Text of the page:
During periglacial conditions, groundwater levels, spring elevations, and river discharges were all probably much higher than present; however, evidence for this is fragmentary and largely qualitative. The gradient of the Cainscross Terrace (dated to ca. 13 ka) of the River Frome (Fig. 1c) is steeper than present valley gradient, suggesting that the paleo-Frome was able to transport a greater load for a given discharge (Large and Sparks, Reference Large and Sparks1961). Moreover, “dry valleys” are widespread: their formation involves discharge reduction, groundwater level decrease, and increased limestone porosity (e.g., joint enlargement) since end-Pleistocene times.
As far as changes in recharge are concerned, there is little evidence that precipitation in Neolithic times was substantially higher than modern patterns observed across northern Europe (e.g., Arbogast et al., Reference Arbogast, Jacomet, Magny and Schibler2006; Sánchez Goñi et al., Reference Sánchez Goñi, Ortu, Banks, Giraudeau, Leroyer and Hanquiez2016). Betti et al. (Reference Betti, Beyer, Jones, Erikkson, Tassi, Siska and Leonardi2020) suggested that temporal changes in Neolithic (8–4 ka) climate were relatively modest across much of northern Europe, but more pronounced in the Near East and South Asia, thus leading to the rapid dispersal of farmers from these regions. Sánchez Goñi et al. (Reference Sánchez Goñi, Ortu, Banks, Giraudeau, Leroyer and Hanquiez2016) suggested that annual changes in temperature, precipitation, and humidity are comparable from Neolithic times and the present day across the UK and northern France. Assuming surface recharge as the only variable governing changes in groundwater levels, several studies have applied sophisticated climate models to make predictions older than Pleistocene times (e.g., Wilkinson, Reference Wilkinson1993; Whitehead and Edmunds, Reference Whitehead and Edmunds2012). However, these predictions often suffer from low spatial resolution and are relatively poorly constrained in time.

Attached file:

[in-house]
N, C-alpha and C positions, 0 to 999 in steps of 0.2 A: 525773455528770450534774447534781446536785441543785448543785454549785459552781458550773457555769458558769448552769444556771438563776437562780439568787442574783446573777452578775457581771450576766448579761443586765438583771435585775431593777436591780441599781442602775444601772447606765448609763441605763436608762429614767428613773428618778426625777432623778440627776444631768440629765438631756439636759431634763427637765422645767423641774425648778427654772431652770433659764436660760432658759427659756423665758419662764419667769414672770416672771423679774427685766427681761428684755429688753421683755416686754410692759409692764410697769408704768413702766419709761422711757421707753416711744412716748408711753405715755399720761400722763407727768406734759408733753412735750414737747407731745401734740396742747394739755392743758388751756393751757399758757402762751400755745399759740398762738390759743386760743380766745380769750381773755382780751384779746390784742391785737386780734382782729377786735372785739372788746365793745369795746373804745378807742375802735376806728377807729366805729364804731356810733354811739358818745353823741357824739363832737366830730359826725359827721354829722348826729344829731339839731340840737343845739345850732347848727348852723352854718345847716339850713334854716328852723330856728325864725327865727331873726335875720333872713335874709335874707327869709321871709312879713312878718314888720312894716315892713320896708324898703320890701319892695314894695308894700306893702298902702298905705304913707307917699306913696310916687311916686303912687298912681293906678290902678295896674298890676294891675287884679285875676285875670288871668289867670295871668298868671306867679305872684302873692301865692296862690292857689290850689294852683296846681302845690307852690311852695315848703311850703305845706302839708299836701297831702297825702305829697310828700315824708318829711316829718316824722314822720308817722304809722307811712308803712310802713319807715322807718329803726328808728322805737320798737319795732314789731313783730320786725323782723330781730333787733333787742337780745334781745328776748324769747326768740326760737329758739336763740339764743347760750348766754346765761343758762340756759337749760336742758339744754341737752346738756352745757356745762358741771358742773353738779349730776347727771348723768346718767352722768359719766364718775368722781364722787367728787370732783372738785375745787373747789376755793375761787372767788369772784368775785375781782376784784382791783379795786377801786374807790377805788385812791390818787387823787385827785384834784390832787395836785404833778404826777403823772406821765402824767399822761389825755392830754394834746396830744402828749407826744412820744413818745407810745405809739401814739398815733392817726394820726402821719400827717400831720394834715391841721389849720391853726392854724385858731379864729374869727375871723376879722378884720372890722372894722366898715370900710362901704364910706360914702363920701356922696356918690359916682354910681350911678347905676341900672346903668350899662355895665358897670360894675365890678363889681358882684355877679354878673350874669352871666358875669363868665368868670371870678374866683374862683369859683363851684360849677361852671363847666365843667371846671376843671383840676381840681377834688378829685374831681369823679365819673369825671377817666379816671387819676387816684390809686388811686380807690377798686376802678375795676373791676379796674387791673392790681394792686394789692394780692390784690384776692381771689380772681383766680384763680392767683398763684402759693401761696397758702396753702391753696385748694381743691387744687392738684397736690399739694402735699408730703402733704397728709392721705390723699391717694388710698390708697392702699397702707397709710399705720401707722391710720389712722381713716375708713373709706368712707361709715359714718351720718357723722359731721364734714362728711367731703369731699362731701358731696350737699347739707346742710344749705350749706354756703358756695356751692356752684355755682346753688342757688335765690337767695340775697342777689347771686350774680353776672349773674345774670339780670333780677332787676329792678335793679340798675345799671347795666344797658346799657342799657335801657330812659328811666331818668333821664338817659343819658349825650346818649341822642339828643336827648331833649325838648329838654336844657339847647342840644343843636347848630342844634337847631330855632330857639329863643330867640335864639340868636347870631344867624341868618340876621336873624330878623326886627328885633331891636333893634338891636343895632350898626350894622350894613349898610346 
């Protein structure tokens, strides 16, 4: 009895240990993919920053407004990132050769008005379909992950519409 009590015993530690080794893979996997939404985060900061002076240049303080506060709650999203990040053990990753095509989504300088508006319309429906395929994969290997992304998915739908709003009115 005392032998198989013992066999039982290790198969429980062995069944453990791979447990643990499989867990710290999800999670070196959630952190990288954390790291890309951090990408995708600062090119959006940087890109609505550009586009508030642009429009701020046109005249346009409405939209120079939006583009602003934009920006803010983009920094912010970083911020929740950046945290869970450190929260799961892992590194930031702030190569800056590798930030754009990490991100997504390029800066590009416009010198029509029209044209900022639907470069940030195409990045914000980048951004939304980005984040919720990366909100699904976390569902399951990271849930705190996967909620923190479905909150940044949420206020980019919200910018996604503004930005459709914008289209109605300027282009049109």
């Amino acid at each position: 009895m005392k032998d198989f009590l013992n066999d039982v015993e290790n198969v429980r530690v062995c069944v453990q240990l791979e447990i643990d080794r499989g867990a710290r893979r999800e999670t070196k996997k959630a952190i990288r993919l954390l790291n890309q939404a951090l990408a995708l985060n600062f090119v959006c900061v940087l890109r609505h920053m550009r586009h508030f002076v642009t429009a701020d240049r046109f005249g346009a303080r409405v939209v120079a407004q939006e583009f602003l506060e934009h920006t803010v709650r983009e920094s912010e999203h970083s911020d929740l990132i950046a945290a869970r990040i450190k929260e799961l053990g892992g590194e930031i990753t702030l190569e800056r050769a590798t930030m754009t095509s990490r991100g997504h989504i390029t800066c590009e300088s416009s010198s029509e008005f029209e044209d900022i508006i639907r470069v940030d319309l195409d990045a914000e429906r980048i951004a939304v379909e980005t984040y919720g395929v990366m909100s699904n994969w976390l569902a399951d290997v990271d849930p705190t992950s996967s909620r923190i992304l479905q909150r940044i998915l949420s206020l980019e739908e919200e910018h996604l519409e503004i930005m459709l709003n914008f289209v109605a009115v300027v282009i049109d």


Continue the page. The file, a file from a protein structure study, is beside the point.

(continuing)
The Mesolithic and Neolithic Cotswolds
Understanding the prehistoric occupation of the Cotswolds has long been problematic due to overreliance on lithic implements that constitute much of the available evidence. While a great corpus of archaeological sites and monuments exist, much of our understanding relies on inadequately recorded historical investigations, and those dedicated to other functions such as burial, waymarking, etc. Although efforts to rectify this situation have begun, these have been largely explored through genetic and isotopic analysis of human remains recovered from these sites (Saville, Reference Saville1984).